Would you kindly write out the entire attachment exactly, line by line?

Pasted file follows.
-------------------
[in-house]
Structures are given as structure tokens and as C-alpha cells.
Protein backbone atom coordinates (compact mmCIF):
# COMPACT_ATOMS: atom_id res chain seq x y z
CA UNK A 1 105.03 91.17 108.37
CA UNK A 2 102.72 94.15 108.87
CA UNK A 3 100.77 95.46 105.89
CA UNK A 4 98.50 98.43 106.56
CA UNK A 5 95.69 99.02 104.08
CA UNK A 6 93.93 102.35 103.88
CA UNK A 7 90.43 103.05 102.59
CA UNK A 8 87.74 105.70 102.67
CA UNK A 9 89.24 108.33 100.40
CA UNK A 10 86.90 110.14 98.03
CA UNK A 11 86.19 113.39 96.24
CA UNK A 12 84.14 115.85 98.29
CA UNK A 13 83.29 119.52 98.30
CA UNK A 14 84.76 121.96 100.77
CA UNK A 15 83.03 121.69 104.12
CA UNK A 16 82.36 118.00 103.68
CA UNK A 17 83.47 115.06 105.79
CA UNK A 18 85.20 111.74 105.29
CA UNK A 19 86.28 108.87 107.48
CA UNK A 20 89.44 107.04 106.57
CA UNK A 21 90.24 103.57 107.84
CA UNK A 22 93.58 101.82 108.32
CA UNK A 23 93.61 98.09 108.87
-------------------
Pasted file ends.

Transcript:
[in-house]
Structures are given as structure tokens and as C-alpha cells.
Protein backbone atom coordinates (compact mmCIF):
# COMPACT_ATOMS: atom_id res chain seq x y z
CA UNK A 1 105.03 91.17 108.37
CA UNK A 2 102.72 94.15 108.87
CA UNK A 3 100.77 95.46 105.89
CA UNK A 4 98.50 98.43 106.56
CA UNK A 5 95.69 99.02 104.08
CA UNK A 6 93.93 102.35 103.88
CA UNK A 7 90.43 103.05 102.59
CA UNK A 8 87.74 105.70 102.67
CA UNK A 9 89.24 108.33 100.40
CA UNK A 10 86.90 110.14 98.03
CA UNK A 11 86.19 113.39 96.24
CA UNK A 12 84.14 115.85 98.29
CA UNK A 13 83.29 119.52 98.30
CA UNK A 14 84.76 121.96 100.77
CA UNK A 15 83.03 121.69 104.12
CA UNK A 16 82.36 118.00 103.68
CA UNK A 17 83.47 115.06 105.79
CA UNK A 18 85.20 111.74 105.29
CA UNK A 19 86.28 108.87 107.48
CA UNK A 20 89.44 107.04 106.57
CA UNK A 21 90.24 103.57 107.84
CA UNK A 22 93.58 101.82 108.32
CA UNK A 23 93.61 98.09 108.87